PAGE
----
by PSU Editor 0 comments
It’s early morning and you’re feeling pumped, firing on all cylinders, getting through the to-do list, answered all your emails and you’ve even churned out a report. Then, shortly after lunch, you slump. Why?
The afternoon slump is your body responding to two things
- the natural circadian rhythm — that internal clock that tells us when it’s time to wake up and when it’s time to go to bed
- the highs and lows in blood sugar levels determined by what you eat.
Paradigm Switch nutritionist, Christine Blanchard shares the following:
“Each organ has a particular time of the day when it has its peak of performance. For example, the stomach is 7-9 am – the time when ideally we have breakfast. 1-3 am is liver time which can pinpoint detoxification issues if people wake at this hour.
Between 1-3 pm energy moves to the small intestine and we go from the speedy Yang energy to the slower Yin phase, allowing the body to absorb nutrients. For about an hour after we eat, our blood rushes towards our digestion, away from our brain and muscles, making us feel tired and unfocussed.
This is why ideally all the hard work should be done in the first half of the day, leaving easier or fun tasks for the afternoon. If you can structure your day like this, you’ll be more in tune with your body’s natural rhythms.”
Recent studies suggest the sugar and other carbs in food directly affect a specific group of brain cells that play a key role in keeping us awake. Those cells located deep inside the brain turn off when they sense a large amount of sugar in the blood, leaving us feeling sleepy.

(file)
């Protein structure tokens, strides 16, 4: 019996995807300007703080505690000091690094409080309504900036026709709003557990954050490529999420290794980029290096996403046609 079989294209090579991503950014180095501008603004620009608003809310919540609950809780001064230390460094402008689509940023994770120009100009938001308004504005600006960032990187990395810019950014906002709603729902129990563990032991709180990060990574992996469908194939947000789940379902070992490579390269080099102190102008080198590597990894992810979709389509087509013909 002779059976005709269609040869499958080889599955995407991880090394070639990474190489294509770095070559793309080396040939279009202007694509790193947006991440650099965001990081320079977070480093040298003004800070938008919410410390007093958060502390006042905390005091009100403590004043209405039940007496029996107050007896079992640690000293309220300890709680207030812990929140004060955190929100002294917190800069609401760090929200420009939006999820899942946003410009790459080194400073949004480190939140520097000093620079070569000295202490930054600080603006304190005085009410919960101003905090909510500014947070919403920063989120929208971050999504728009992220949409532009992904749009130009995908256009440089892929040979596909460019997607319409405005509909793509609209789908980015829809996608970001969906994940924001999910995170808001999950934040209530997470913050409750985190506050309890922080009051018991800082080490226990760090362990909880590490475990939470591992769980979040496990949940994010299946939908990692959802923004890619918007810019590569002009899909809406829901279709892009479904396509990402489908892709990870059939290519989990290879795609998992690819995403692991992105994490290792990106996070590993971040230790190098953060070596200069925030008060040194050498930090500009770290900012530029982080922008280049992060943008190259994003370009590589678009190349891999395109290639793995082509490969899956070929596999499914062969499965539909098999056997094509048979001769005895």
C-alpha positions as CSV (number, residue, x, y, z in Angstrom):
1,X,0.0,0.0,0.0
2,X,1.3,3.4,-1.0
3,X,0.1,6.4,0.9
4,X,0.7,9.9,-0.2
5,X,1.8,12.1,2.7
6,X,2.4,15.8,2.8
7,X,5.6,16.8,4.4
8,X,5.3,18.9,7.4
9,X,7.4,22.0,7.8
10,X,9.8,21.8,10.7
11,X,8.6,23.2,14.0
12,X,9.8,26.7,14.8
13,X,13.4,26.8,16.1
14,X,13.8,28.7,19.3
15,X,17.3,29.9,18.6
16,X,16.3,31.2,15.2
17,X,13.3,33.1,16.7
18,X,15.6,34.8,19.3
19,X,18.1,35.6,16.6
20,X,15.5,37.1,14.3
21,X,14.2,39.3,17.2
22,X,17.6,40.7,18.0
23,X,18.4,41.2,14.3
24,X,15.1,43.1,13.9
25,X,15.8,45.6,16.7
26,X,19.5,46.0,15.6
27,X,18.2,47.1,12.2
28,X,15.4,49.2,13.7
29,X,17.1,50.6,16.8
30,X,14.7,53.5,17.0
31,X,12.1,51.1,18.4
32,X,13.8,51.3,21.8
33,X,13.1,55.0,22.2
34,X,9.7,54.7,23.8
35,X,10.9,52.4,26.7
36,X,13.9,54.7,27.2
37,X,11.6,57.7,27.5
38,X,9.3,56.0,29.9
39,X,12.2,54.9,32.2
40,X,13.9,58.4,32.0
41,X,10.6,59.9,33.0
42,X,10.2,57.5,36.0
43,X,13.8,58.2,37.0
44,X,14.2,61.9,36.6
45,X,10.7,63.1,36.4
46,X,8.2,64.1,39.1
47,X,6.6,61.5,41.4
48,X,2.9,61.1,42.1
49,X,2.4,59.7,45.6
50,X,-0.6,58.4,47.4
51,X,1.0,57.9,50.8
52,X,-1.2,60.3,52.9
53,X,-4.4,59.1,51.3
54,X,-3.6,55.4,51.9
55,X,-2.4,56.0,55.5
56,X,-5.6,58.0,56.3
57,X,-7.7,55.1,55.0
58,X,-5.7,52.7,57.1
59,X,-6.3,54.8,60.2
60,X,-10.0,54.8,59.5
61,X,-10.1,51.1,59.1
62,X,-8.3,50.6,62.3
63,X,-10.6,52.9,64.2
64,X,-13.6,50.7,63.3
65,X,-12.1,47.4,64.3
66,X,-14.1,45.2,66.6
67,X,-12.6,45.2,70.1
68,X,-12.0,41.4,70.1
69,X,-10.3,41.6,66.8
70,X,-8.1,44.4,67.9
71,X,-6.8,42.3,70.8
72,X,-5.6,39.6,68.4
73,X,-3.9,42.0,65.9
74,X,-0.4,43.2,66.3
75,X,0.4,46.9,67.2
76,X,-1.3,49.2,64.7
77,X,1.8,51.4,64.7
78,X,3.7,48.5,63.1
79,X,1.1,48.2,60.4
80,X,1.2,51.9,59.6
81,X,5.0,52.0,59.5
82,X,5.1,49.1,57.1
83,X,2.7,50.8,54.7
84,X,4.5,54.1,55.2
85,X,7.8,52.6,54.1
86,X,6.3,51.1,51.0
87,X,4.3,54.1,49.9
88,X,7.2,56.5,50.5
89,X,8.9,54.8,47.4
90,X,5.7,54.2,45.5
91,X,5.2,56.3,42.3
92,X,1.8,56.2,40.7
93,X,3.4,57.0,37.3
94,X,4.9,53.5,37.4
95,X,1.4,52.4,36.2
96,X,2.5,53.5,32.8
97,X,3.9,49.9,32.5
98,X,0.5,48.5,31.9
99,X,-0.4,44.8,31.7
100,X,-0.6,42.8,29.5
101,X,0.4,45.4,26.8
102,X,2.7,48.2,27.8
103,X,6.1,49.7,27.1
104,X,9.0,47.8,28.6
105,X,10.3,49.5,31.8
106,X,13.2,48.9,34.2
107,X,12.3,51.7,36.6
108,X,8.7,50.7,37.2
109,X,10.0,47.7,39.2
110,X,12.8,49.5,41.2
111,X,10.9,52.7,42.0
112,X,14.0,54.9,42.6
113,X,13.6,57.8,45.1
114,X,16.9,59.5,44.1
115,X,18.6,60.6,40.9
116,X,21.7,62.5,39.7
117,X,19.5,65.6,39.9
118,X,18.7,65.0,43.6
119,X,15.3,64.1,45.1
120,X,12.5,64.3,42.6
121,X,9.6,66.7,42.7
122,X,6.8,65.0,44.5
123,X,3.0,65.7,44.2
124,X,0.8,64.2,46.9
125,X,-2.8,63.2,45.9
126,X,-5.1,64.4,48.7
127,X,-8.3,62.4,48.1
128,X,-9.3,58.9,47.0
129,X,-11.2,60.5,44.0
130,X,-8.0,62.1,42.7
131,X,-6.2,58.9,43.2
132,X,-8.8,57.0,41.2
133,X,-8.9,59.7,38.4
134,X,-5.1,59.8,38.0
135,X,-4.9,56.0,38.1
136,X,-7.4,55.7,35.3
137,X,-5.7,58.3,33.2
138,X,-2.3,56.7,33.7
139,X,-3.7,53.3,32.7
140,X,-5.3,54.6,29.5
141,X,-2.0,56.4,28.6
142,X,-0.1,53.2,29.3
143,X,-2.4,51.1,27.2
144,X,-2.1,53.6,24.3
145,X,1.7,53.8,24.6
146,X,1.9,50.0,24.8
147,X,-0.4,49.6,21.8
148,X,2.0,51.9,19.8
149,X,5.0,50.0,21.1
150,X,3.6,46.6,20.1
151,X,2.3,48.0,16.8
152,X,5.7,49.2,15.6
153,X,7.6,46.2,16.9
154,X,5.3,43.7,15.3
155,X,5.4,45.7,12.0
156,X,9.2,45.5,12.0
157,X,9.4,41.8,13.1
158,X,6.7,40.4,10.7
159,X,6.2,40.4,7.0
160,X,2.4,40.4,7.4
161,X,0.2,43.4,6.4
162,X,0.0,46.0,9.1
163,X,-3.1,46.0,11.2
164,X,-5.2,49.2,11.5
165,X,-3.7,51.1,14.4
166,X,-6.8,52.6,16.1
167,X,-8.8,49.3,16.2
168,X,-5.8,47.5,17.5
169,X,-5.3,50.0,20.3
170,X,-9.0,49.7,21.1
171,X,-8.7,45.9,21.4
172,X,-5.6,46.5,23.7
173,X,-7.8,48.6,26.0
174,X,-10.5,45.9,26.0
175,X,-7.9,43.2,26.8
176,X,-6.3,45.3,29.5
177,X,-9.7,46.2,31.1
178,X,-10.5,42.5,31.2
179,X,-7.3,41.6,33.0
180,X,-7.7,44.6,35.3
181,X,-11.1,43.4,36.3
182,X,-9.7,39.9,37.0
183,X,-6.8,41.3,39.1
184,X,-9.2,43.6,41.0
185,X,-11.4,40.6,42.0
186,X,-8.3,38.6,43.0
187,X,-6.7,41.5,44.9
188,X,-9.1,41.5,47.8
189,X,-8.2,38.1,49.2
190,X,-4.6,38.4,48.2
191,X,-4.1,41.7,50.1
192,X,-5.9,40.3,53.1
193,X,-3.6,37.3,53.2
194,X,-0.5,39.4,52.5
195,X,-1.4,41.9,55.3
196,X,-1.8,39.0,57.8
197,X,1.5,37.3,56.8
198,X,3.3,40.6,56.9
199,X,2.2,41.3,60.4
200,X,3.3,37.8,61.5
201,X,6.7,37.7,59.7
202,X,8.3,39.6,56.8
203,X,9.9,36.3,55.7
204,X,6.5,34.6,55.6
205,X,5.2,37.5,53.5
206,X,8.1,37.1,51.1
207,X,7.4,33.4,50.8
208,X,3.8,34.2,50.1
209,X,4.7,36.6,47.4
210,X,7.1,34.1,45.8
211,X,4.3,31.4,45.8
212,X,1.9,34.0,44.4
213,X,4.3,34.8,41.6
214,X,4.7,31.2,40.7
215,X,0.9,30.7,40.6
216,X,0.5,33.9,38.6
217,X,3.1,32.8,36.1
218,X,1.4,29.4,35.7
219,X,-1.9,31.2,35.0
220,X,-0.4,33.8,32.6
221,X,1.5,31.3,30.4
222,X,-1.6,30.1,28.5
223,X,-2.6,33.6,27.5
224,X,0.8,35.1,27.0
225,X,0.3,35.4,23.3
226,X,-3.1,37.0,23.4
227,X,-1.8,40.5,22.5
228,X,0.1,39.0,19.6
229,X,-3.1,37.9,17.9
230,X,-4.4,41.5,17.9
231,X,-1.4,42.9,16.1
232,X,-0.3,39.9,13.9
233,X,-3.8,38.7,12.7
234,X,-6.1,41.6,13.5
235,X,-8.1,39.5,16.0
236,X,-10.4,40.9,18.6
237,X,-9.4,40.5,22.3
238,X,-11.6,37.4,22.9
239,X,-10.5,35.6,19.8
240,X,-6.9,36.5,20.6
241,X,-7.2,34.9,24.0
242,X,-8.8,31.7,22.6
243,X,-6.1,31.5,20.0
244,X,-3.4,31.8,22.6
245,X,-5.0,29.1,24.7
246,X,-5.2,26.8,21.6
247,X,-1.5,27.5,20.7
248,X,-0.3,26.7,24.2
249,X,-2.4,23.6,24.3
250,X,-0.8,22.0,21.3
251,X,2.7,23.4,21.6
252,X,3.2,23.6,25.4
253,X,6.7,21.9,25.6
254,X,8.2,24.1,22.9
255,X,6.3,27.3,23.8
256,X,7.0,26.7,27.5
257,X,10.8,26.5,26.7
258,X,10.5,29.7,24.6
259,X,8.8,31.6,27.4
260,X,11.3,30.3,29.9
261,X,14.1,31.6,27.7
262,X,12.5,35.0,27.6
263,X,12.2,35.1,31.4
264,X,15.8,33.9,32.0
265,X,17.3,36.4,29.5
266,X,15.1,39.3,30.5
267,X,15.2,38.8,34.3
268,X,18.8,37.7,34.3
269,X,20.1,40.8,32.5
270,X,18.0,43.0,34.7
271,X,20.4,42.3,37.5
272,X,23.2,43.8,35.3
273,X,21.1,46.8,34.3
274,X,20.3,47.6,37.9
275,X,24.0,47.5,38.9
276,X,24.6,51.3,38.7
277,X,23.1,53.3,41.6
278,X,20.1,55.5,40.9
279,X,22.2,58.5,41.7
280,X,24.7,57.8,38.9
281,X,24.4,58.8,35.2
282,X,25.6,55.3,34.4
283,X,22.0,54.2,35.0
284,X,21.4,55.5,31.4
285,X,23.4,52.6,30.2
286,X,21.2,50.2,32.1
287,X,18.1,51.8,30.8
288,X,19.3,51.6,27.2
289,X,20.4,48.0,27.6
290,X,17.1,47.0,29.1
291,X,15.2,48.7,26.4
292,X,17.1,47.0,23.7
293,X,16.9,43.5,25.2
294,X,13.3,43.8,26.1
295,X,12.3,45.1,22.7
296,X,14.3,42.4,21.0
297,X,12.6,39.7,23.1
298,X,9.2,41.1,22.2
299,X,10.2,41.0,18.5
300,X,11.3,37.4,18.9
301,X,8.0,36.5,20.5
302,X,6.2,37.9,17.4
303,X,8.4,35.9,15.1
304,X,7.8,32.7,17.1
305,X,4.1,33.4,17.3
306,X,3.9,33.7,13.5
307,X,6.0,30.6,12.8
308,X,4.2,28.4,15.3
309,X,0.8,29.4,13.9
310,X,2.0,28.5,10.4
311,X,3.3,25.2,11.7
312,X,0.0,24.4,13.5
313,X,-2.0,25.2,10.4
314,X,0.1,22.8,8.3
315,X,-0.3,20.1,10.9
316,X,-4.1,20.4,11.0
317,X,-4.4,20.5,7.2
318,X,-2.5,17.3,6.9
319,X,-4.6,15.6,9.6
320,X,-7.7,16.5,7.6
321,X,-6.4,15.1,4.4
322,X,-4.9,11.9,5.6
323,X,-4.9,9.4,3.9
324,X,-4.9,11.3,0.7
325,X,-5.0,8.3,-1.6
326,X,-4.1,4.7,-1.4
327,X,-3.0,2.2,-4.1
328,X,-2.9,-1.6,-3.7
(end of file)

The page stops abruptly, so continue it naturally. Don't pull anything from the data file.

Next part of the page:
Unfortunately, the demands of modern life require you to be on the ball all through the day. So here are a few simple ways you can trick your body into staying alert and avert the mid-afternoon crash.
Avoid eating too many empty carbs and fatty foods.Fats are slow to digest, so we become tired as our bodies work harder to process them, while carbs often create a ‘spike’ in energy making us plummet a few hours later, when we experience a “crash” in energy levels. “A lunch of protein and vegetables or salad and some healthy fats is preferable, if we are to minimize the afternoon slump,” adds Christine. Choose nuts over fries!
Take a brisk walk.
Try this instead of reaching for another coffee. A little bit of exercise is often all it takes to encourage blood flow, boost creative thought, help the brain think more clearly and increase energy levels again.
A couple hours of bright light early in the morning helps set our circadian rhythm for the day, which increases our alertness, performance and even helps to regulate weight.
Tags: afternoonslump, alert, diet, energy, focus, health, lifestyle, nutrition, recharge, revive